The Value of Antecedent Interventions to Prevent Problem Behaviors

Here's a common question: "What should I do when my student/child  ________ (fill in the blank with your favorite problem behavior)?" It is human nature to think that there is some consequence that can be administered to stop problem behavior and prevent it from happening again, but that is typically not the case.  In fact, if you administer negative consequences during or following problem behavior, it is likely that the child will actually increase the use of that problem behavior.  This is because what we think of as "negative" consequences often serve as positive reinforcers for students with ASD and other disabilities (or typically developing kids for that matter).  So, instead of asking what you can do WHEN or AFTER a child engages in problem behavior, ask what you can do BEFORE the child typically engages in problem behavior to prevent the behavior from occurring.  These things you can do before a problem behavior occurs to prevent it from happening are called antecedent interventions, and they are very powerful when it comes to preventing challenging behaviors and increasing desirable behaviors.  You must first determine the function of the problem behavior before selecting antecedent interventions so that the interventions selected address the problem at hand. Here are some examples of antecedent interventions that can be selected for specific functions of problem behavior:

  1. If a child engages in problem behavior to avoid repetitive tasks, the antecedent intervention can be to provide much more variety of tasks and more interest-based activities.
  2. If a child engages in problem behavior when the teacher selects the schedule of activities, allow the child to set the schedule of activities by giving the child choices.
  3. If a child engages in problem behavior to avoid uncomfortable social situations, use a social story or video modeling/video self-modeling to teach the child the social expectations.
  4. If a child engages in problem behavior to avoid tasks that are too difficult, adjust the tasks so that they are developmentally appropriate (easier).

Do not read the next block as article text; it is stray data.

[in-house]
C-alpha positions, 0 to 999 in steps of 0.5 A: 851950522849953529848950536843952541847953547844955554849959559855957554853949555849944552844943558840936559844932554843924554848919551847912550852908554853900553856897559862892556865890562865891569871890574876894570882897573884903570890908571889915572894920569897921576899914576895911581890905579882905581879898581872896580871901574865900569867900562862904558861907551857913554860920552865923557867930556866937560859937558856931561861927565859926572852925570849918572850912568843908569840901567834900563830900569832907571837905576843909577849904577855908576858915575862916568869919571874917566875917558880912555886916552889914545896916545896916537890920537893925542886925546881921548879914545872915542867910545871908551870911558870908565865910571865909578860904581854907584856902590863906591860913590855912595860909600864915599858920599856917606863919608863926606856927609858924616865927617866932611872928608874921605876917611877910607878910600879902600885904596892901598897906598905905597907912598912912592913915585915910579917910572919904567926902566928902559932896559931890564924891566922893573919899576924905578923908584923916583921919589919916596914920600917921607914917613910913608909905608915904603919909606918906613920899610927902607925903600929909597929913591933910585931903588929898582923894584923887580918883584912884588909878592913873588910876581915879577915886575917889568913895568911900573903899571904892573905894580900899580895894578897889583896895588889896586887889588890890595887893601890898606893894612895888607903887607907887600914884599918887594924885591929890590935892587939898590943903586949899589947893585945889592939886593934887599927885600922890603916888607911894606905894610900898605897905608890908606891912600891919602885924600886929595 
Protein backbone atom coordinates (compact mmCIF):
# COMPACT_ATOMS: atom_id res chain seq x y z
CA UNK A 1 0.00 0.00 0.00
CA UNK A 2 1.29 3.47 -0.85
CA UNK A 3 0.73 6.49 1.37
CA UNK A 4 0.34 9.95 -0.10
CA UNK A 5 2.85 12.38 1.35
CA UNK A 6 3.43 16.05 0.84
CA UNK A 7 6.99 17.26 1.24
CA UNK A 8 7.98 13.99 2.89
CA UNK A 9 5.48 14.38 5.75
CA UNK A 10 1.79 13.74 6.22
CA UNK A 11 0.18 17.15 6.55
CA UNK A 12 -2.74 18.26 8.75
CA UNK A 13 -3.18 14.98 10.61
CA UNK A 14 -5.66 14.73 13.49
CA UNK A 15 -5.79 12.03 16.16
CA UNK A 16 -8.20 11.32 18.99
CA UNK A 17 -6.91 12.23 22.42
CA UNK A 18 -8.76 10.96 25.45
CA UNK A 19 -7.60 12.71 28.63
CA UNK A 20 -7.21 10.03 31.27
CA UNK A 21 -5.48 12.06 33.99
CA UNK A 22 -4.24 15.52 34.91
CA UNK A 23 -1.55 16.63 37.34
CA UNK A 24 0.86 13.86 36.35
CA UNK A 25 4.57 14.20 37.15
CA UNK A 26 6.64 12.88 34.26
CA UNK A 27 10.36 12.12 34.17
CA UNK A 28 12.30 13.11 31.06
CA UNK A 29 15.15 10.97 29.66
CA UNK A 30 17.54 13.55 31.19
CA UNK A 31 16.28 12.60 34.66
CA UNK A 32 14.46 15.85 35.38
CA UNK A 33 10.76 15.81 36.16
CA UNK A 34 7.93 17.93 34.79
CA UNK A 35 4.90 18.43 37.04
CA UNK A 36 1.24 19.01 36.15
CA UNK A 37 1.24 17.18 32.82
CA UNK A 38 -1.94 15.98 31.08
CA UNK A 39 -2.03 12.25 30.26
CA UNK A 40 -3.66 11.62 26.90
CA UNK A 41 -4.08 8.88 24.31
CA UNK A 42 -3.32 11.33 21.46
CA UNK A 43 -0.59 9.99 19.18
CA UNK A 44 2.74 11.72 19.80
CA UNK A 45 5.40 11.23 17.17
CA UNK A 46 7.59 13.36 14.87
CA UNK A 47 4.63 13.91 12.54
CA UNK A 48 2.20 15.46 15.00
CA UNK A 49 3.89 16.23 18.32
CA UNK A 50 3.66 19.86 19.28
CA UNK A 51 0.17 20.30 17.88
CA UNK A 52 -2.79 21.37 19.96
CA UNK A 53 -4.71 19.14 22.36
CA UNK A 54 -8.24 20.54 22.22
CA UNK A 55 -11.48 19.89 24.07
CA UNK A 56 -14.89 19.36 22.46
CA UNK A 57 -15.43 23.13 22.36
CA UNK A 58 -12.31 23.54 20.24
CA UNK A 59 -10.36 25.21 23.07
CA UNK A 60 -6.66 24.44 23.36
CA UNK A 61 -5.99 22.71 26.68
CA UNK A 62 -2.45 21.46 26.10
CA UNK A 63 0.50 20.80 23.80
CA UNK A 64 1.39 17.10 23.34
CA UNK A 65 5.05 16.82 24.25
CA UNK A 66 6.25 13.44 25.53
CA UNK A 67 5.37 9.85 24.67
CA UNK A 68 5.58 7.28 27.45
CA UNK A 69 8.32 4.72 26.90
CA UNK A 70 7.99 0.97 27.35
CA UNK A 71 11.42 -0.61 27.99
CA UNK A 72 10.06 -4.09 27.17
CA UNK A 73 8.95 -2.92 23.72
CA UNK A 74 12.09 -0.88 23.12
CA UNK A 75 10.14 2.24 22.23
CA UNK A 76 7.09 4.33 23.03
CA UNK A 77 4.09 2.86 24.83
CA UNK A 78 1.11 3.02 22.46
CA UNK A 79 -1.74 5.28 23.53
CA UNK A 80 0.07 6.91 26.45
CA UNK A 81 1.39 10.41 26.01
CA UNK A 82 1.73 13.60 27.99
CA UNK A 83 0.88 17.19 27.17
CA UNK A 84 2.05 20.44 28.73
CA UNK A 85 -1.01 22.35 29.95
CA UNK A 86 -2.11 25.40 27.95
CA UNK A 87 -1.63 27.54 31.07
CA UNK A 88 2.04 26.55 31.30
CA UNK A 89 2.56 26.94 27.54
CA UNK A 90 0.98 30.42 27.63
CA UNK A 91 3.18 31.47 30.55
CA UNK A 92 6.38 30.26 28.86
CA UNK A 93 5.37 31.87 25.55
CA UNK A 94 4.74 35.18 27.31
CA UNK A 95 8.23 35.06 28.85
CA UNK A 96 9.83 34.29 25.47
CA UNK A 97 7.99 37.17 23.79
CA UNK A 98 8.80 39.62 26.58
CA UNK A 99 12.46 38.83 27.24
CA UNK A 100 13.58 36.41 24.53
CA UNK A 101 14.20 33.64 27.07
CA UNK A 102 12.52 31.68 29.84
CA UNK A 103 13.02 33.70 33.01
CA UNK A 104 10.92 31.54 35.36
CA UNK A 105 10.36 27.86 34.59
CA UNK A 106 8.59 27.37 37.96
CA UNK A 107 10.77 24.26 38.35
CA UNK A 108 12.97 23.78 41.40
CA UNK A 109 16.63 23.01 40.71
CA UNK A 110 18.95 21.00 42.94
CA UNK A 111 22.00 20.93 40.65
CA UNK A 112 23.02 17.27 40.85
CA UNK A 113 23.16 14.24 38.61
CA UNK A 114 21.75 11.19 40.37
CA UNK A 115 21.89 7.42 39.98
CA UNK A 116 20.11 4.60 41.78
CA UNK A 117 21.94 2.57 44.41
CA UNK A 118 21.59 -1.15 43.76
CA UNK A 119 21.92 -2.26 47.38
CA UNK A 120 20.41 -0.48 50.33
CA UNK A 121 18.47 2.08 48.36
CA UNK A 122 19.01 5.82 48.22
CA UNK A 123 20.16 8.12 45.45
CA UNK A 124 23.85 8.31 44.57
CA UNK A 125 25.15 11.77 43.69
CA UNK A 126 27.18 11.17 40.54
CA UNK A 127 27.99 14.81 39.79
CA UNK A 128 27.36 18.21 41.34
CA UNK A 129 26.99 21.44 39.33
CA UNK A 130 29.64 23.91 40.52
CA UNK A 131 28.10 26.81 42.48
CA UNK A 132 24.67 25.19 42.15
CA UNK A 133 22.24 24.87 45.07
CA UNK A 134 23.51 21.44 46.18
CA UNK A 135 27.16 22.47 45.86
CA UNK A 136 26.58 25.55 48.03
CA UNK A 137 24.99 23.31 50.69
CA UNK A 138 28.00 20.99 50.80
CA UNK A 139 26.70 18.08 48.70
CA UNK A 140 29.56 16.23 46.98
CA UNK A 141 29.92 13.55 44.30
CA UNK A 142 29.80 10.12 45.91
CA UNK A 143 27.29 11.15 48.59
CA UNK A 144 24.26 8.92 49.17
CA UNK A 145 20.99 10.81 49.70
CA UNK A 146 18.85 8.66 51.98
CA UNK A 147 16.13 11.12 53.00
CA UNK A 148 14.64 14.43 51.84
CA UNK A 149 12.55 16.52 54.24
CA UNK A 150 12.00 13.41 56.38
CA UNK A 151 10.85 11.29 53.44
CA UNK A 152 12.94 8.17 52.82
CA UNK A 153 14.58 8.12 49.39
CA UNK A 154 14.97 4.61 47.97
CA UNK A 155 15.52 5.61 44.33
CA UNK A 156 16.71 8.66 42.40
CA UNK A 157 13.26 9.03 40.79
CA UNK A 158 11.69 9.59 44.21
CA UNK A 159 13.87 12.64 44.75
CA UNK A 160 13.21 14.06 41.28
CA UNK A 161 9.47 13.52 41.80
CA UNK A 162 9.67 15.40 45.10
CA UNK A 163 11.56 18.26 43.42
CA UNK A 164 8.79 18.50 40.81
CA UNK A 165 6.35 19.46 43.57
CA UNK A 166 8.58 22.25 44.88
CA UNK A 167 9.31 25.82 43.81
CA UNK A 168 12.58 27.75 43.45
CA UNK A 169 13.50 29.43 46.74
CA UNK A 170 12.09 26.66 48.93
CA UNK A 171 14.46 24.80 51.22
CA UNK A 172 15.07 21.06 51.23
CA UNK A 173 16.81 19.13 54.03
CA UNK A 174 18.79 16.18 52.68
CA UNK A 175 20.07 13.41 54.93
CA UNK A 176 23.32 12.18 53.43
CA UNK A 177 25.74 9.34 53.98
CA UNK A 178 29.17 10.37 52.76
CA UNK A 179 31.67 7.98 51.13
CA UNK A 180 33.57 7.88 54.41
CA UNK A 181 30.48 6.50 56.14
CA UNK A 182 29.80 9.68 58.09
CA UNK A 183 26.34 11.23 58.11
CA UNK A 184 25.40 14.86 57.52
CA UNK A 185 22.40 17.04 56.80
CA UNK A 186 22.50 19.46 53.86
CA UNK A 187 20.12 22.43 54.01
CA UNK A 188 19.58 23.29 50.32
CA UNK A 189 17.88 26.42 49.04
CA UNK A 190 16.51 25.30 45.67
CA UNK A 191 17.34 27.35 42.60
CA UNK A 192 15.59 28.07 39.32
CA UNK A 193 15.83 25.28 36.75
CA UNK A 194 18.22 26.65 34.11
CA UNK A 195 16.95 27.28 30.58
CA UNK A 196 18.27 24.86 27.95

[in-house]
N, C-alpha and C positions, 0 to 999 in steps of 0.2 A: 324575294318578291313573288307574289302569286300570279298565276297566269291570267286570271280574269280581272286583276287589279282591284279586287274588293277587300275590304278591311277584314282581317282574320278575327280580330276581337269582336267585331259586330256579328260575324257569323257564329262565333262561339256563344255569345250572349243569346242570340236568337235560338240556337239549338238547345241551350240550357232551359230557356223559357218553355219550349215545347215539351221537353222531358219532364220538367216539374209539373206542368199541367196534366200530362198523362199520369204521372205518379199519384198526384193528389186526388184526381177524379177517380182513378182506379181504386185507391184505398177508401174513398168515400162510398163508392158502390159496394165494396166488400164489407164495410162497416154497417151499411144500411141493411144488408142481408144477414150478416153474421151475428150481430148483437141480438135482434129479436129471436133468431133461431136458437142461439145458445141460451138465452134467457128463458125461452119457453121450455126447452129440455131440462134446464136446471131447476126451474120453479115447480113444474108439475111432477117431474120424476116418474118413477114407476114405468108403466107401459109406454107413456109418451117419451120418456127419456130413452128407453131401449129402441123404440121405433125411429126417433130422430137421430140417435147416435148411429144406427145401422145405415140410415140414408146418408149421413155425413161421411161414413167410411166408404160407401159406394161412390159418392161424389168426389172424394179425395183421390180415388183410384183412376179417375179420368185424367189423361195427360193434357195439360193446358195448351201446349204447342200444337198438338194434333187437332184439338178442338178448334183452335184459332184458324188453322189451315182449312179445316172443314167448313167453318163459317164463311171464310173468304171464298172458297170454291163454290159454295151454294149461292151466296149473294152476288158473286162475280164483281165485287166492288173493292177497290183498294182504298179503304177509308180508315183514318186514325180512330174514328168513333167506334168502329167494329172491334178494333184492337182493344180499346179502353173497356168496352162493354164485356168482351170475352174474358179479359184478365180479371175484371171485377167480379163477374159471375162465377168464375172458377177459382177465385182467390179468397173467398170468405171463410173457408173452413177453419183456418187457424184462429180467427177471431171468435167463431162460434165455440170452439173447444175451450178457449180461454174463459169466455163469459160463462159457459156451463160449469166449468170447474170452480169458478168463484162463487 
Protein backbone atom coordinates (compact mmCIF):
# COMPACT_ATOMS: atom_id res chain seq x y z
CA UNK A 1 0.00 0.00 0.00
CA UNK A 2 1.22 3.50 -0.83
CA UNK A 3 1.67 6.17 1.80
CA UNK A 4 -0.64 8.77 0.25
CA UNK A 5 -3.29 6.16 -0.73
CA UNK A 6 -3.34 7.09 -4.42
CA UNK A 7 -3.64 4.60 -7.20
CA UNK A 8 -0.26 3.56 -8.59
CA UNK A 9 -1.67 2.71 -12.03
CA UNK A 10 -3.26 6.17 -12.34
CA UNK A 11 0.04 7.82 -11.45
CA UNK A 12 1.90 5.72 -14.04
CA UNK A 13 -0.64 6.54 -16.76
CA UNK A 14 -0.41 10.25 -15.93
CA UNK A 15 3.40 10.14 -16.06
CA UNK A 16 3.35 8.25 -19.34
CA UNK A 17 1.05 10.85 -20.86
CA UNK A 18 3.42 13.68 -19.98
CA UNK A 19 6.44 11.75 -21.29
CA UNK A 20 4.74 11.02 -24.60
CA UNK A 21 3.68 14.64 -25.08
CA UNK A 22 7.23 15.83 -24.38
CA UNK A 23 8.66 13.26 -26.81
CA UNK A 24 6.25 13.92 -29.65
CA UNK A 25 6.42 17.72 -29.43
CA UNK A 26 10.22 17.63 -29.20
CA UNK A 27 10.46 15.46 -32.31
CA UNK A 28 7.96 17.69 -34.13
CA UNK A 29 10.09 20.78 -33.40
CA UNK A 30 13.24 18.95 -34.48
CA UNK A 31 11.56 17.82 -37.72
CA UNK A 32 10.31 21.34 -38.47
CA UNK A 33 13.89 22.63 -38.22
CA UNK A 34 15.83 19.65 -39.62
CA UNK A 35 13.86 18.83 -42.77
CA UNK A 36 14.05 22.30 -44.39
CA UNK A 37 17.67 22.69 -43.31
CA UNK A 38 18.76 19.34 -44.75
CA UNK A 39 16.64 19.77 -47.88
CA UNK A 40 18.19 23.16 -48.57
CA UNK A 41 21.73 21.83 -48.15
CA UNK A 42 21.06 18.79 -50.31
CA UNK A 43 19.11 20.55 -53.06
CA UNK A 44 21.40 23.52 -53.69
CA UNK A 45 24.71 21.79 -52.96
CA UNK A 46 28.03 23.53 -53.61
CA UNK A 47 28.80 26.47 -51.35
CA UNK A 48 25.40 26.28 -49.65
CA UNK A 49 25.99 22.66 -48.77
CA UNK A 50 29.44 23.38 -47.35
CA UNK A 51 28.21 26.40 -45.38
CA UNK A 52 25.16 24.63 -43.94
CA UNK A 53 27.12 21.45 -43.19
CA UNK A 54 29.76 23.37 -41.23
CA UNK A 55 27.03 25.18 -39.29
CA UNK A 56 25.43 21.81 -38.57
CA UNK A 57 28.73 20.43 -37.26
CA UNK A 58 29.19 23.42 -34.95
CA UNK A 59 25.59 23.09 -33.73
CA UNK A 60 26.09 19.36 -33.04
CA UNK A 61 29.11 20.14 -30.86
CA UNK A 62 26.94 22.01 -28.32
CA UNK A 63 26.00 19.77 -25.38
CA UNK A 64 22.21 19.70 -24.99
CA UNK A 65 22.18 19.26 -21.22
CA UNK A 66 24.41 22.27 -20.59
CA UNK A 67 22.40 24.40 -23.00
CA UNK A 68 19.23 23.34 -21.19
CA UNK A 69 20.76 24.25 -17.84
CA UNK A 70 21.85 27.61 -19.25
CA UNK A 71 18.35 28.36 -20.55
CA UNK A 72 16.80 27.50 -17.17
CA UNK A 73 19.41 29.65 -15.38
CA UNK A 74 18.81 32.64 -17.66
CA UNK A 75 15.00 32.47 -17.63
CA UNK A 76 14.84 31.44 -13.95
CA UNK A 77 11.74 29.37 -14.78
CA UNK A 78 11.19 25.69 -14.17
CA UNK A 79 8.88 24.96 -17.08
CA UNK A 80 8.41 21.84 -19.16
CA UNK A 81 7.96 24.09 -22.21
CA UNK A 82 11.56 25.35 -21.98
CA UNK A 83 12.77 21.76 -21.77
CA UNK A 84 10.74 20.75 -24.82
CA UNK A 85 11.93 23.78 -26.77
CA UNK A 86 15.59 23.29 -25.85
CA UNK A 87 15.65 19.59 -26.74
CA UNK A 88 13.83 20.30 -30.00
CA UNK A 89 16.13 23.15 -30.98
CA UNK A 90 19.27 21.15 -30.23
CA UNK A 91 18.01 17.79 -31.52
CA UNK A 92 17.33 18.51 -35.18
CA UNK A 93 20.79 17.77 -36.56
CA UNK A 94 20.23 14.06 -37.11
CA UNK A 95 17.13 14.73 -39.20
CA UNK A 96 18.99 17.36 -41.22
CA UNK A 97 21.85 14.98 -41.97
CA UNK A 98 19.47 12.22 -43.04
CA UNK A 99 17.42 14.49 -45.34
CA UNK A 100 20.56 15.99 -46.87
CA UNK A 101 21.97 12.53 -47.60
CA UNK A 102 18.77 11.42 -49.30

5. If a child engages in problem behavior to seek adult attention, increase the amount of attention you give the child when the child engages in appropriate behaviors to reduce the need for negative attention.
  6. If a child engages in problem behavior to seek attention from peers, use peer-mediated interventions to teach peers how to engage in positive social interactions with the child so that the child gets positive attentions from peers and thus has less of a need for negative peer attention. 
  7. If a child engages in problem behavior when eating in the cafeteria because of the noise levels and smells, allow the child to eat in another location such as the classroom or an outdoor picnic table.
  8. If a child engages in problem behavior when transitioning to art, music, or p.e. because of difficulty shifting attention and/or anxiety, use a transition object that the student can bring to the art, music, or p.e. teacher to help the child shift attention to the activities that will take place in the next class (ex. Have the child carry a ball to p.e., a tambourine to music, a paint brush to art).
  9. If a child engages in problem behavior when asked to write because of fine motor impairments, allow the child to type on the computer or dictate to a scribe.
  10. If a child engages in problem behavior because the child does not know how to ask for help, teach the child to ask for help using words, pictures, symbols, or voice output devices.
This list can go on and on.  The message is this: When problem behaviors arise first think about what you can do to prevent them from happening not what you can do when or after they occur.

Written by Deb Leach, Ed.D., BCBA

Posted in Behavior Tagged with: , , ,

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